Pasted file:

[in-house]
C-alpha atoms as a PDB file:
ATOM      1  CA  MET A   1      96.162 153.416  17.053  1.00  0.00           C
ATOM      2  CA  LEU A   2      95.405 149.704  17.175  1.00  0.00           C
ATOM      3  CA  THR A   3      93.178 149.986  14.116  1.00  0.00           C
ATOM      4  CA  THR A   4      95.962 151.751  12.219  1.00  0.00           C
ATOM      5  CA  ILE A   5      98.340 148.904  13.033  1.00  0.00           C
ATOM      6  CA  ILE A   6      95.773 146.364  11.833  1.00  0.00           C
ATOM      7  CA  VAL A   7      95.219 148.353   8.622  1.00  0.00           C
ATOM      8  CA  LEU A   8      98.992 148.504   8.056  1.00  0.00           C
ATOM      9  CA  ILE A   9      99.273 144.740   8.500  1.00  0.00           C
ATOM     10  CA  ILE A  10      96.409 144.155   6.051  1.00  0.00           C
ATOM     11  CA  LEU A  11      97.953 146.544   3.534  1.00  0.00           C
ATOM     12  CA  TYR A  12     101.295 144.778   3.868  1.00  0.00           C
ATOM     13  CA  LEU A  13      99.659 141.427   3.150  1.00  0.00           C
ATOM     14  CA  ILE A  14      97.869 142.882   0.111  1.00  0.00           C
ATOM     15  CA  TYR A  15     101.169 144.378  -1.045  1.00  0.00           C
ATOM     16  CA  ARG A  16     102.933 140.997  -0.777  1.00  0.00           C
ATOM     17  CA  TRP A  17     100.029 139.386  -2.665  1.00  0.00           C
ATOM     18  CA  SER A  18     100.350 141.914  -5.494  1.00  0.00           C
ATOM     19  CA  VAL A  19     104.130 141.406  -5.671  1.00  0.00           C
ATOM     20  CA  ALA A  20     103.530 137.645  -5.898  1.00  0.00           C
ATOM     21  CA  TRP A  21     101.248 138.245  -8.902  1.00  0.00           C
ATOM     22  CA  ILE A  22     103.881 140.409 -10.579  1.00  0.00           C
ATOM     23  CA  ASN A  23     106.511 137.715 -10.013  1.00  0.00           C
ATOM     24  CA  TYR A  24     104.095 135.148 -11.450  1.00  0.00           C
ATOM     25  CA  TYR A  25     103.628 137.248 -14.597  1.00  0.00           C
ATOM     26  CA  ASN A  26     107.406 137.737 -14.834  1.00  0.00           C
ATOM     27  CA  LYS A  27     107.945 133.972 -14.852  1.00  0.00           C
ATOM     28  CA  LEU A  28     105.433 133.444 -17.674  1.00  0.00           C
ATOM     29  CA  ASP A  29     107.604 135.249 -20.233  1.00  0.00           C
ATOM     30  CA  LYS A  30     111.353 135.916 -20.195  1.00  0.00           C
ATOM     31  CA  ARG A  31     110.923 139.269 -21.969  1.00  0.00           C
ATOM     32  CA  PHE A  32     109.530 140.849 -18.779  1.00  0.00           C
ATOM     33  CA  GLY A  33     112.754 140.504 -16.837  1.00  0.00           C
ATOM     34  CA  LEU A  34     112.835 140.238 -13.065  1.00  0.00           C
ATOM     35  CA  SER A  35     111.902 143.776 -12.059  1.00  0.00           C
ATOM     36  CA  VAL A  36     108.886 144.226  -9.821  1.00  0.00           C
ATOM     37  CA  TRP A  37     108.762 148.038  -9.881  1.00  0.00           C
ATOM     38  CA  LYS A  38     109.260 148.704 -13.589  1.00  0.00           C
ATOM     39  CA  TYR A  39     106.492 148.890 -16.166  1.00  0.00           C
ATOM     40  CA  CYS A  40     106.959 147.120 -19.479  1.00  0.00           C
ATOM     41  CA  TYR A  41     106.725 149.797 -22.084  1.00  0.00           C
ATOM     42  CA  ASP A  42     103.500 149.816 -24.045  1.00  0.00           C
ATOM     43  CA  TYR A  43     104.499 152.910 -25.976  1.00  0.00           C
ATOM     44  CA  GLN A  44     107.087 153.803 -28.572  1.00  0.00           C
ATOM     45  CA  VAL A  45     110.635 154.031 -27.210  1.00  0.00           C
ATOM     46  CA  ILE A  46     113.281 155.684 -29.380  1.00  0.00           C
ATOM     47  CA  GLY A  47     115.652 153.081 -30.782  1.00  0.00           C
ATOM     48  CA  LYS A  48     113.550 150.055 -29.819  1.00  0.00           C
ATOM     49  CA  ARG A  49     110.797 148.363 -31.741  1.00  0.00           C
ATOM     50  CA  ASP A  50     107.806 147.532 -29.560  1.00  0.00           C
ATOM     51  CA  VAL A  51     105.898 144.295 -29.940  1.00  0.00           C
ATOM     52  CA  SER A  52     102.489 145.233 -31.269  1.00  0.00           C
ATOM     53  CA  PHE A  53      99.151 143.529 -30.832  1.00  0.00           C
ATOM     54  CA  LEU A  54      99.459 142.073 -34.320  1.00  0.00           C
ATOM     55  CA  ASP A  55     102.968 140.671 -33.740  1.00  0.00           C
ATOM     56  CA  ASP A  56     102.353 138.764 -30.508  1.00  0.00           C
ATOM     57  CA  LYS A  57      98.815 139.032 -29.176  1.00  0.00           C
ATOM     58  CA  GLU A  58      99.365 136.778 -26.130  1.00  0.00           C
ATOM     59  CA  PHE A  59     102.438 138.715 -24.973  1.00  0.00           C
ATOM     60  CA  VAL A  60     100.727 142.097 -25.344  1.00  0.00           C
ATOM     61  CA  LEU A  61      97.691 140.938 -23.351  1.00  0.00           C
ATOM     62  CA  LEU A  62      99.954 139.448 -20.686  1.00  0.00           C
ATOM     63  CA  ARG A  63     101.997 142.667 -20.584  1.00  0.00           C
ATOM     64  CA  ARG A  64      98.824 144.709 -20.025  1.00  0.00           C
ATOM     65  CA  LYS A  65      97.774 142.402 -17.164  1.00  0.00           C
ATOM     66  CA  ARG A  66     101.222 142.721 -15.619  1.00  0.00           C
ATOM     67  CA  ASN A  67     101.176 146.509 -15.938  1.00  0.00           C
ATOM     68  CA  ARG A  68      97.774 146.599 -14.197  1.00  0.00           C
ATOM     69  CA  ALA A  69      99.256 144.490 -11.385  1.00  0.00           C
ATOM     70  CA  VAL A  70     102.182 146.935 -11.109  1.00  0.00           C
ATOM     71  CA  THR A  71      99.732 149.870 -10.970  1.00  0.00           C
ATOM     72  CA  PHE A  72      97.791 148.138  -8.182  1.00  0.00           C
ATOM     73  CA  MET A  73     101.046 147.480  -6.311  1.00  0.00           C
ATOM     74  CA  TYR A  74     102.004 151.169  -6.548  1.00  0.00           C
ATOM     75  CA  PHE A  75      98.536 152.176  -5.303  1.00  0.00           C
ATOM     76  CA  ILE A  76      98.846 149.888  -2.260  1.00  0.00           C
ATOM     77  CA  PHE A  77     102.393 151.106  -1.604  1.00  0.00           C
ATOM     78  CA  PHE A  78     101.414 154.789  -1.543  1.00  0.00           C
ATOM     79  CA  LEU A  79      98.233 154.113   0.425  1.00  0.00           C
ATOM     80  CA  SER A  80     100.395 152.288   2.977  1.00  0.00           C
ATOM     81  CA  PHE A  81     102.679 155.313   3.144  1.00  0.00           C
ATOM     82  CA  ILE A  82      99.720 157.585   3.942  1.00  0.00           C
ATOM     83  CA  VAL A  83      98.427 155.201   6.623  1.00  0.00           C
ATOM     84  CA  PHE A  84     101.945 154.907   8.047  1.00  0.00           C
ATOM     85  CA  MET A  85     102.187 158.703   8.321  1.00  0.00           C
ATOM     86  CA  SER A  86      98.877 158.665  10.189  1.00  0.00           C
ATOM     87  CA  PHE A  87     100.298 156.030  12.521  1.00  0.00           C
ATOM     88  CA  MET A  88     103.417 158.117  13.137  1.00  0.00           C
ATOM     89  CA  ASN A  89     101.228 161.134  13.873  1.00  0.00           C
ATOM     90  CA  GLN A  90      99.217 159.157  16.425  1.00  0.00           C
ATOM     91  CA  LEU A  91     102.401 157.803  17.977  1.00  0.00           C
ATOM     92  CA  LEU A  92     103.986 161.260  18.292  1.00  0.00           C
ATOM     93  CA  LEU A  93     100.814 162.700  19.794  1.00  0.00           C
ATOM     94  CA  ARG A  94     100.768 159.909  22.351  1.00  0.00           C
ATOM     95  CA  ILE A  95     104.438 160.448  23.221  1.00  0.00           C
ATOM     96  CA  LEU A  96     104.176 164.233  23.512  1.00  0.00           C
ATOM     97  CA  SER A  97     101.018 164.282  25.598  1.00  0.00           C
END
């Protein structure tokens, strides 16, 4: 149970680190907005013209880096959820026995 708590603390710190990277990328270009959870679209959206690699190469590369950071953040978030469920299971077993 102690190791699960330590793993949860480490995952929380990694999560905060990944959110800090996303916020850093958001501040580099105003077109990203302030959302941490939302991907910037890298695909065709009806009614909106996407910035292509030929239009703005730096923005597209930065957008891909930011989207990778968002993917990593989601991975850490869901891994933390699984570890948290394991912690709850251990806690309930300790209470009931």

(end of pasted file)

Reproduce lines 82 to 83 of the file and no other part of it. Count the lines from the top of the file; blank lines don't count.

ATOM     80  CA  SER A  80     100.395 152.288   2.977  1.00  0.00           C
ATOM     81  CA  PHE A  81     102.679 155.313   3.144  1.00  0.00           C